Meriden’s station is particularly important due to its close proximity to major highways – I-91, Route 5 and 15, I-691 and I-84. Station improvements and development of the Hub area will surely revitalize Meriden’s downtown and the city’s economy.

As a new state representative back in 1995, I first began pushing legislation to establish commuter rail service from New Haven to Hartford that would include stops in Meriden, Berlin, Wallingford and North Haven. Why did Meriden residents have to pay Amtrak rates to travel north or south or to New York City? The only other option to the south is to drive to New Haven, pay parking fees and get a reduced rate on Metro North. The ride from New Haven to New York via Metro North is $18.50 peak. The same route on Amtrak is $83.00. Why couldn’t we use the tracks in our backyard, actually in the center of our city, and provide a much needed alternative to our highways. We could reduce cars on the road, use less fuel, energy and reduce carbon pollution.

We passed legislation to study the project and the Department of Transportation determined the rail service would enable economic growth, promote energy efficiency, reduce automobile, truck and air congestion and improve mobility and connectivity in the New England area.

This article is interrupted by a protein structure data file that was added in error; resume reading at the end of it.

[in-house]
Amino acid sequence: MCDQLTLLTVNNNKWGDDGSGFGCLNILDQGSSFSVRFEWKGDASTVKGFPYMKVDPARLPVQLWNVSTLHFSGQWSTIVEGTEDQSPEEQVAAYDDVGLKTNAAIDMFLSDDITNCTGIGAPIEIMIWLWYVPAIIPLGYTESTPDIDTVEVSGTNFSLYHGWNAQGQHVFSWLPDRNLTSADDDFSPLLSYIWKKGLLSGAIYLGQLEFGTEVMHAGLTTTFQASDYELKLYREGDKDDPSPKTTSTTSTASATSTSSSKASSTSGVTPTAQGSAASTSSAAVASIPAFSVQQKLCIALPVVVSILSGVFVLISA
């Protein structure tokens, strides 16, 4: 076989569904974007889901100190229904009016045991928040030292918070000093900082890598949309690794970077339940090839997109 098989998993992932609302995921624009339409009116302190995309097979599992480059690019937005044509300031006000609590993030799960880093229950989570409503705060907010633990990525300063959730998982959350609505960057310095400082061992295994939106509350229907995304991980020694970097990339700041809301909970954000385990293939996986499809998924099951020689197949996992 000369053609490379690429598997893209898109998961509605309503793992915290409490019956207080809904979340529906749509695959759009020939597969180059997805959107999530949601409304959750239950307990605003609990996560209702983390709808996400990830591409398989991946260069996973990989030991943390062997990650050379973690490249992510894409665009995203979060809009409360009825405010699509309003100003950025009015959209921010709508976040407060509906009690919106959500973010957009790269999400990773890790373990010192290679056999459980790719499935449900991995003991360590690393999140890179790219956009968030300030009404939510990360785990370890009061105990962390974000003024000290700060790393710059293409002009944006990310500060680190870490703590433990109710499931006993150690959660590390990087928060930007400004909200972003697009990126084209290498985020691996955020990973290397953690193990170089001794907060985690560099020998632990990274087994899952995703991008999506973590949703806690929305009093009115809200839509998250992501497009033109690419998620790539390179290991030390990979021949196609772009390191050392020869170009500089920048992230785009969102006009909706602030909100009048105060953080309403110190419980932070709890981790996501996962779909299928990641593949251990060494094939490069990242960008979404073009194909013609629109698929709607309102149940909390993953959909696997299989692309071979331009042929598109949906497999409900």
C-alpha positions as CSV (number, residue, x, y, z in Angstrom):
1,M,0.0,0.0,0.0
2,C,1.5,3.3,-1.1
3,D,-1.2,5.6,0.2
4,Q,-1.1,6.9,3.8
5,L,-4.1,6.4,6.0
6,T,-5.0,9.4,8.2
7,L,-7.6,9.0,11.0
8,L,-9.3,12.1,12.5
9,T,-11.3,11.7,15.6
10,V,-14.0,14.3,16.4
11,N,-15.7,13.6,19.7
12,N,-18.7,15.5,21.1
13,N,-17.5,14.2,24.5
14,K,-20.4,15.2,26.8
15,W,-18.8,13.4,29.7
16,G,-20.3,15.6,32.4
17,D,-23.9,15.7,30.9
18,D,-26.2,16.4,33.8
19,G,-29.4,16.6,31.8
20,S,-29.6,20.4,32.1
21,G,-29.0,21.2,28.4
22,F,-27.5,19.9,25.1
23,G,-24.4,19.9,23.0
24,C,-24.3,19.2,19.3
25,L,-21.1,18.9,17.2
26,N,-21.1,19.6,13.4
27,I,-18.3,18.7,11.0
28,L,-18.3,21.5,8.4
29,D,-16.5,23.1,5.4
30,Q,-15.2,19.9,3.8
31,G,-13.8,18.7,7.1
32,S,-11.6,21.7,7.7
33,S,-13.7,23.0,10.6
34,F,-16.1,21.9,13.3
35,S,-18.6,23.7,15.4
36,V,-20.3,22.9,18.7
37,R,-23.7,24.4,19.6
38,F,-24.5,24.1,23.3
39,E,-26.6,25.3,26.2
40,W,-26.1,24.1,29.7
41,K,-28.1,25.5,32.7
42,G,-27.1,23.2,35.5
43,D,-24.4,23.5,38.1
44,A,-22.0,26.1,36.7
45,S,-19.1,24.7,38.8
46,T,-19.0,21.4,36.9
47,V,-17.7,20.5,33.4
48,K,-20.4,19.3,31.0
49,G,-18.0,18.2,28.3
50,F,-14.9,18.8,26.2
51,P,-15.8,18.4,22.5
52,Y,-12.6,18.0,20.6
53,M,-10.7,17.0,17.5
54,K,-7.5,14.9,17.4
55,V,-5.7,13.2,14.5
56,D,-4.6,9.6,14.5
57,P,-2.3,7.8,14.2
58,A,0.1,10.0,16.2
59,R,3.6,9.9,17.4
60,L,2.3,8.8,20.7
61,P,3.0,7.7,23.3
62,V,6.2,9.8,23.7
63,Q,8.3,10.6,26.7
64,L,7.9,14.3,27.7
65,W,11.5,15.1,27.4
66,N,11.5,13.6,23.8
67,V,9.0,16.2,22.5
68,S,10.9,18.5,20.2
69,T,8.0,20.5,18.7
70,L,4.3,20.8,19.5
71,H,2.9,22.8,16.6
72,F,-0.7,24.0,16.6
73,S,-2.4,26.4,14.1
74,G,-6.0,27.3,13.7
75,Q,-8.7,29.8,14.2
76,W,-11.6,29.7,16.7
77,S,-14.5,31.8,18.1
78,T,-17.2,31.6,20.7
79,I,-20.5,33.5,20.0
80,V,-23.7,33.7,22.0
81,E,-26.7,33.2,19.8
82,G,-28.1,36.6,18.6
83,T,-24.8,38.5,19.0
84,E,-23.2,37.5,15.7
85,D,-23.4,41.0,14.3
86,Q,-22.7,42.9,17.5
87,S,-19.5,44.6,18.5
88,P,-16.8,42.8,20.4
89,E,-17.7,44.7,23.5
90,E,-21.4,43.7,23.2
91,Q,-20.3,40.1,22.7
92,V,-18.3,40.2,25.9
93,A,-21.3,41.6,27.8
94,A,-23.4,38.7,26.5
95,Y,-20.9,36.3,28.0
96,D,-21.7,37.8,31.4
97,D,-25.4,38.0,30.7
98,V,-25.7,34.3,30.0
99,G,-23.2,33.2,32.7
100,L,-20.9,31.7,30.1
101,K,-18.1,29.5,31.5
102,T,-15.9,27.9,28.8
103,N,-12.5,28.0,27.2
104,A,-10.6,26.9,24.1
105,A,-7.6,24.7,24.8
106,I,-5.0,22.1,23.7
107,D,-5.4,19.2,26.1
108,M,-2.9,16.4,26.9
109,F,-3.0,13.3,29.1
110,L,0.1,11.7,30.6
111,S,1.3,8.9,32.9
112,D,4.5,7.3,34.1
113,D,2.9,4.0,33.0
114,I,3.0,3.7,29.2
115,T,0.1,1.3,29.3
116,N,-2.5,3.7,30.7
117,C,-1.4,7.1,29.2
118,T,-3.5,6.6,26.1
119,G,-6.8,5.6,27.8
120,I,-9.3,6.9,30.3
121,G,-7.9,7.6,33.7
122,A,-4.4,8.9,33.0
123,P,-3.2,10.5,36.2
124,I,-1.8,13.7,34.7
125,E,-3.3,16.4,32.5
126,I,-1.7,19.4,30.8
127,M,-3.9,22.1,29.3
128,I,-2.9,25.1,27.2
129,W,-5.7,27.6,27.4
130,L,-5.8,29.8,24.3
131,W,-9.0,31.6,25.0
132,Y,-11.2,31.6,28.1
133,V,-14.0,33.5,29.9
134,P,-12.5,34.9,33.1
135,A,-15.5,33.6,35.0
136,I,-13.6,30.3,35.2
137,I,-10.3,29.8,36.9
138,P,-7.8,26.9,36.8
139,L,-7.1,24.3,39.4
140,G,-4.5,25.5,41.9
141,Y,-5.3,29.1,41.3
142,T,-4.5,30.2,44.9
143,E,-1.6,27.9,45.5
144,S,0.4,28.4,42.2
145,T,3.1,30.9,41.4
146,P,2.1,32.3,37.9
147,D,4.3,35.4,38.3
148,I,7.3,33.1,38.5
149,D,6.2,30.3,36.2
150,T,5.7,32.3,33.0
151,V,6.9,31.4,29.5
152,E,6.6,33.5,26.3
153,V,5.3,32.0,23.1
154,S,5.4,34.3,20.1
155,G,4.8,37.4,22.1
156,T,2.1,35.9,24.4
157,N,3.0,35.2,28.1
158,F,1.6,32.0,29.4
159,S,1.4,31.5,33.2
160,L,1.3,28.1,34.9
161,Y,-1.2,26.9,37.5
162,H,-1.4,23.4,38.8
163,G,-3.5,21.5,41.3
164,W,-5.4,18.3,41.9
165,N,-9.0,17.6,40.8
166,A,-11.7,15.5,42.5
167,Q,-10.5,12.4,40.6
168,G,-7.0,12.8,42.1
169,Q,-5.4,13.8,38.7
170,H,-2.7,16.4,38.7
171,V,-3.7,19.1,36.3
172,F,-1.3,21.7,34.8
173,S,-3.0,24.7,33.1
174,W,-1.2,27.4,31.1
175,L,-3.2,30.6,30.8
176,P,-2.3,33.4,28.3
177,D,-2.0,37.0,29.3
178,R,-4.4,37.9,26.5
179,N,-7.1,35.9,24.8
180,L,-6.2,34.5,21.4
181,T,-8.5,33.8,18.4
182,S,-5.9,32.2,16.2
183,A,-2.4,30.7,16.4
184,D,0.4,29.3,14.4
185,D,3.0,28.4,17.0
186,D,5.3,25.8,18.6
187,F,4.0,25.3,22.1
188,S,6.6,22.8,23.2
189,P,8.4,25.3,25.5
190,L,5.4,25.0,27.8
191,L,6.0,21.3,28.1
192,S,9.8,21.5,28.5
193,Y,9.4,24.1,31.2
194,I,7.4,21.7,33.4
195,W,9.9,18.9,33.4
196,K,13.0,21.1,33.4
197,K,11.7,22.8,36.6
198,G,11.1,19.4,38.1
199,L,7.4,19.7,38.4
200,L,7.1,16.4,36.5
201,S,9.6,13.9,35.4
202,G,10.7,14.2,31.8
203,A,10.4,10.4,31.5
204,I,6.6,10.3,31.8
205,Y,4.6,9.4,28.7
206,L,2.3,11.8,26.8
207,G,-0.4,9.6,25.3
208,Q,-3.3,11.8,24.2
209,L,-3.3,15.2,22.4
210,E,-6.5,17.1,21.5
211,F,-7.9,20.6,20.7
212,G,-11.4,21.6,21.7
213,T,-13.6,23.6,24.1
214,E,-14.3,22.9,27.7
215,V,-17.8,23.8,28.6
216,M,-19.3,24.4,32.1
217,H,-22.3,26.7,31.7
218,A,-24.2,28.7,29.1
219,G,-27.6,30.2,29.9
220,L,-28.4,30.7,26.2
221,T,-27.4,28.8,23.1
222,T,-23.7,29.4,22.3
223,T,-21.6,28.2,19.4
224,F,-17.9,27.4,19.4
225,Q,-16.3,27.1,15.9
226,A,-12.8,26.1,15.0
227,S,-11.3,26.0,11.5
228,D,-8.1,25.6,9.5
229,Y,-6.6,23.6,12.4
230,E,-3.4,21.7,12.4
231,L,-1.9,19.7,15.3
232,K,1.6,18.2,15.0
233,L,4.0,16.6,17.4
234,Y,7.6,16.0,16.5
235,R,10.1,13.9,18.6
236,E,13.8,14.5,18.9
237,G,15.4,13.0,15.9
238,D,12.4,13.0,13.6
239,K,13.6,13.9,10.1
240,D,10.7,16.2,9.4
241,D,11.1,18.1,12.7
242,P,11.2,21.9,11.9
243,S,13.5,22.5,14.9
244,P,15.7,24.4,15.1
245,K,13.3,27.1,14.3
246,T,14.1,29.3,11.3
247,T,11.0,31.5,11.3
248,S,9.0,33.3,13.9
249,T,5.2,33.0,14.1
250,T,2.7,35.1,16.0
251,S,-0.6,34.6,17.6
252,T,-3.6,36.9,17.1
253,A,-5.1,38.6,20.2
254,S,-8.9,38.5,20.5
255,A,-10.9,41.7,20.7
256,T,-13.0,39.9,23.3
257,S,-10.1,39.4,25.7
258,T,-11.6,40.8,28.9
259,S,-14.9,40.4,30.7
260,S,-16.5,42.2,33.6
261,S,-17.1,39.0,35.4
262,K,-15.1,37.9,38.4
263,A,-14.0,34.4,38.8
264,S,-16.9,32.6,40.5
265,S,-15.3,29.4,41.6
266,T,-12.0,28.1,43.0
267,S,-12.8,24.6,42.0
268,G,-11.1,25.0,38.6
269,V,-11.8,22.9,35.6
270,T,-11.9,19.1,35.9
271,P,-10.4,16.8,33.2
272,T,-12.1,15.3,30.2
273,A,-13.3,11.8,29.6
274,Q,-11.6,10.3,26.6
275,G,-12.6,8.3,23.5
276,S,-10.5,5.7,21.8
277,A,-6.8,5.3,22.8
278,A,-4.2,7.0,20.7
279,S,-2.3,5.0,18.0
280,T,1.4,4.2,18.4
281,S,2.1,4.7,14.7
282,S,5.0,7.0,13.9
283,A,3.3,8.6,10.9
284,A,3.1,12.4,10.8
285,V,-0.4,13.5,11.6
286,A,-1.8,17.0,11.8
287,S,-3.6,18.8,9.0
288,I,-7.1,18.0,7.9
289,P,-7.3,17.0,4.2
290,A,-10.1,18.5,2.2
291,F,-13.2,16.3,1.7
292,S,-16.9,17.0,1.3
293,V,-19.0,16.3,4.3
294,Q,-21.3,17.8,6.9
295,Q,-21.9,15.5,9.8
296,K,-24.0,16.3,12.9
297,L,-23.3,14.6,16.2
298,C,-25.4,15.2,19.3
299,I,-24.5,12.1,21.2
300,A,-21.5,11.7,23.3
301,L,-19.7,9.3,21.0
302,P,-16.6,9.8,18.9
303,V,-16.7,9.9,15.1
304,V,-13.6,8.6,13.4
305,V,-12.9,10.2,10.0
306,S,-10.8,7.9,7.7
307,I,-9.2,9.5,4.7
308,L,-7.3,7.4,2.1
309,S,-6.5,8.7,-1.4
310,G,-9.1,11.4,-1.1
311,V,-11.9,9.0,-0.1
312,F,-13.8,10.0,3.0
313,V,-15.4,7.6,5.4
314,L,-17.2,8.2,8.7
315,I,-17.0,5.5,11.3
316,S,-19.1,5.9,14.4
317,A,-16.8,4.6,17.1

This project reflects the goals of President Obama for a national network of high-speed and intercity rail. His administration has made mass transit a priority and is working with our congressional delegation, especially Senator Dodd and Representatives DeLauro, Larson and Murphy.

This April we met with U.S. Transportation Secretary Ray LaHood to discuss the costs and benefits of rail service. Thanks to this partnership that also includes the cooperation of Amtrak and support of the Obama administration through federal stimulus funds, we are now on the fast track.

Last week, the State Bond Commission allocated $260 million toward a New Haven-Hartford-Springfield high speed rail line. This puts Connecticut in a very strong position for matching federal funds of $220 million. We are working together – State Legislators, the Governor and Congress. We’re all on board.